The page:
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Red Sox notes: Jacoby Ellsbury and the stolen base question

03.23.13 at 2:46 pm ET

FORT MYERS, Fla. — On the surface, it seems curious. Why hasn’t Jacoby Ellsbury stolen a base — or even attempted to steal a base — this spring?

Entering Saturday, he’d played in 14 games without attempting to swipe a single base. Why?

“There’s not a particular reason,” said Farrell.

After all, the two-time American League leader in stolen bases didn’t attempt any steals in the spring of 2012. He swiped two bags in as many attempts in 2011 (prior to his 30-30 season), went 1-for-1 in 2010, 2-for-3 before his 70-steal season in 2009 and 4-for-5 before his 50-steal campaign in 2008.

All of that being the case, Farrell seemed anything but concerned about Ellsbury’s inactivity on stolen base opportunities. Indeed, he’s encouraged it.

“I don’t know that it’s unusual,” said the manager. “I know that there’s been times when we’ve talked about certain things, and not that this is the same guy but [also] with [Dustin] Pedroia, we’ve got to make sure that we get out of here healthy first. We’ve had some opportunities to run and we’ve just basically shut them down from not running.”

So, there’s not a lot to read into the spring. (Also worth noting: In the first inning of Saturday’s game against the Pirates, Ellsbury took off from second to third on a pitch on which Dustin Pedroia ended up grounding out.) Still, there remains some intrigue about just what kind of baserunning presence Ellsbury will be this year. After all, last year — a year in which he lost half a season after suffering a shoulder subluxation in early April — he stole a career-low 14 bases in 17 attempts while appearing in 74 games.

Whether it was related to an element of caution in the aftermath of the injury, the fact that the Sox were trailing quite a bit once Ellsbury returned to the lineup or a career-low on-base percentage (.313) that limited his opportunities, a player whose arrival in the majors was characterized by his aggressiveness on the bases seemed more conservative as the season unfolded.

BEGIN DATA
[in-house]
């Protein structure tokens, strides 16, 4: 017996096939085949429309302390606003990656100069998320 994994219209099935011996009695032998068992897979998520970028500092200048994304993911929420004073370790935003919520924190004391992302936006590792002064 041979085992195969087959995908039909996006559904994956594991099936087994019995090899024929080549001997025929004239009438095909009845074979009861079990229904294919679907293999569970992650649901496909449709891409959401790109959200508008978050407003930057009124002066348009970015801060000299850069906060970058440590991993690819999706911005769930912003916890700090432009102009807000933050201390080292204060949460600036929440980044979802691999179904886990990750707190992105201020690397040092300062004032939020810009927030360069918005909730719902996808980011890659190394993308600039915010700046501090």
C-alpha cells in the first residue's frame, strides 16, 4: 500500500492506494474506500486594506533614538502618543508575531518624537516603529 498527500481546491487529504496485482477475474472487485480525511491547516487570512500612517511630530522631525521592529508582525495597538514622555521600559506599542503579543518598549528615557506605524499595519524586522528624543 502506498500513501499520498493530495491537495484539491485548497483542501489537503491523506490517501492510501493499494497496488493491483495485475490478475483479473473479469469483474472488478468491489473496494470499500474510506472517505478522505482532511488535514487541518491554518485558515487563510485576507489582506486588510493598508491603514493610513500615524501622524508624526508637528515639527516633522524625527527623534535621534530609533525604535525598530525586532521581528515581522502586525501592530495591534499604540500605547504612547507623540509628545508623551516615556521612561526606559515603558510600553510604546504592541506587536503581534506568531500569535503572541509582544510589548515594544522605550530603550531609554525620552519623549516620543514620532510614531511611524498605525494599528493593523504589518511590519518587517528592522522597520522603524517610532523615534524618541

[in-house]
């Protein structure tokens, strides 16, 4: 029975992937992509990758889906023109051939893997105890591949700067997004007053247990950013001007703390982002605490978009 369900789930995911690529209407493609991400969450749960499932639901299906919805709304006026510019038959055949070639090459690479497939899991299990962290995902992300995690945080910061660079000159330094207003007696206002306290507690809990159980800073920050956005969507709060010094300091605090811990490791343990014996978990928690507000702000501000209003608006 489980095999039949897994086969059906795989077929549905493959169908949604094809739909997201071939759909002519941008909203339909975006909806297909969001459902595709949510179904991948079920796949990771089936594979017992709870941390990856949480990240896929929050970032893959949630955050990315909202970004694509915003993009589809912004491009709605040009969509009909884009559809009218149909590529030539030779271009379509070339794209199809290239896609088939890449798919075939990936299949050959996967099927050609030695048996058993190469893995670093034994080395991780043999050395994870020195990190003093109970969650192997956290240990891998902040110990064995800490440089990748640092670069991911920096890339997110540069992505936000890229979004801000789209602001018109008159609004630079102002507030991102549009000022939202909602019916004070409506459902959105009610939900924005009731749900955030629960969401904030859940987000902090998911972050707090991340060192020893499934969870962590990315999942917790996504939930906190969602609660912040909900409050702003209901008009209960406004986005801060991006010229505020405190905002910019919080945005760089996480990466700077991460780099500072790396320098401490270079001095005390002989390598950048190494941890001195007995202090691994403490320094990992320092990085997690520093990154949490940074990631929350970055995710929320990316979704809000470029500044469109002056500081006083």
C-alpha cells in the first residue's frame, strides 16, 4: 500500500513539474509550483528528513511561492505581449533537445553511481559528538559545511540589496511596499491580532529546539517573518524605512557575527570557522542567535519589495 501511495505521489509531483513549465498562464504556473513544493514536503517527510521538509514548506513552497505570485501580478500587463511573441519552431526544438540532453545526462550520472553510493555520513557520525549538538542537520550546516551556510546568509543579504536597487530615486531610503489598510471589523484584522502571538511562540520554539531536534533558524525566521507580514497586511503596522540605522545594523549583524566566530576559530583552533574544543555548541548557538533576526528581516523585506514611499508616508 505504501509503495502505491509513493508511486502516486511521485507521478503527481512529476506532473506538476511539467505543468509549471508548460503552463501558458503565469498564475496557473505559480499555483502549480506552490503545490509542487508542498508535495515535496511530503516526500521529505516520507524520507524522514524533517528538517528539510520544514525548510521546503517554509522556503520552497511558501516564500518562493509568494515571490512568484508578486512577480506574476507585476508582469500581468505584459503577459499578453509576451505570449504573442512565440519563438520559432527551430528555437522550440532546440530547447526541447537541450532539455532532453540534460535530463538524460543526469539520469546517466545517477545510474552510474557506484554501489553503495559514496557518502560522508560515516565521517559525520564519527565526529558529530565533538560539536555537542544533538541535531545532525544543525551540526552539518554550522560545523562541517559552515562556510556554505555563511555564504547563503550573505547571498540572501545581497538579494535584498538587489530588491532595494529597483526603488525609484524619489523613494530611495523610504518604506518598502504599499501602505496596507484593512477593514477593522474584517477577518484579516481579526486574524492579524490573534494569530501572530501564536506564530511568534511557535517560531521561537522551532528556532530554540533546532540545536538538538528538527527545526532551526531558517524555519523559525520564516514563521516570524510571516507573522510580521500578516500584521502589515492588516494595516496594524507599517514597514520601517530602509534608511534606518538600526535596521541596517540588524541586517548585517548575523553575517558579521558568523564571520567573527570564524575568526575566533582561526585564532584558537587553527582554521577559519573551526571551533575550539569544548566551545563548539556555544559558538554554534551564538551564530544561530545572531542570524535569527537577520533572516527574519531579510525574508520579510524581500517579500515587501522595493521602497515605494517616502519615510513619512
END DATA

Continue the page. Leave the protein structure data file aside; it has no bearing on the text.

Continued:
Farrell saw that from the Blue Jays dugout last year.

“He wasn’t the guy that stole 70 a couple years ago,” he acknowledged, “but that is strongly being encouraged [this spring] — not the number, but the approach.”

Farrell believes that Ellsbury can get back to the point of being a difference-maker on the bases, regardless of what he does over the duration of spring training.

“I think he’s a pretty adept base stealer. I don’t think he’s lost a knack to steal bases or reads on certain pitchers,” said Farrell. “I’m confident he still has base stealing capability.”


— Farrell said he’s still not ready to name an Opening Day starter, though an announcement of Jon Lester for that April 1 assignment continues to look like a fait accompli.

— The manager described Daniel Bard as being “closer” to being the reliever he was before his misadventures as a starter last year, though acknowledged that the team will need to see greater consistency — both outing-to-outing and batter-to-batter — over his remaining three appearances this spring if he’s to make the Opening Day roster. Farrell noted particularly that, in his last couple of outings, Bard has been out of whack at the start of his appearance before finding a rhythm after a few batters.

For now, Farrell suggests that a determination has not been made about whether to start the year with Bard in the big leagues or the minors. The team sees promise, but recognizes that the right-hander is a work in progress after following three strong outings with a pair in which he’s struggled with his delivery and command out of the gate.

“Still some continuing work to be done there. It’€™s still part of the process to get him back to the reliever we’€™ve known him to be,” said Farrell. ‘€œIt is going [the right] way. I don’€™t think it’€™s where it will ultimately end up. That will continue to increase just by virtue of repeating his delivery and gaining some confidence along the way. … Daniel is well aware of this — that this isn’€™t a flipping of the switch. This is a step process that he’€™s making solid progress in.’€

Stephen Drew hit on the field in batting practice on Saturday for the first time since suffering a concussion on March 7. David Ortiz was slated to swing in a cage. Farrell said that the goal for him is to do something on the field — whether running or taking batting practice by the end of spring training.

Franklin Morales is throwing on flat ground at 90 feet; fellow DL-bound left-hander Craig Breslow is working at 120 feet. Both are expected to say in Fort Myers in extended spring training when the team breaks camp.

— Utility man Pedro Ciriaco, sidelined by back spasms, could return to a game (either in minor league camp or against the Phillies in Clearwater) as soon as Sunday.

Read More: Daniel Bard, franklin morales, Jacoby Ellsbury, Stephen Drew
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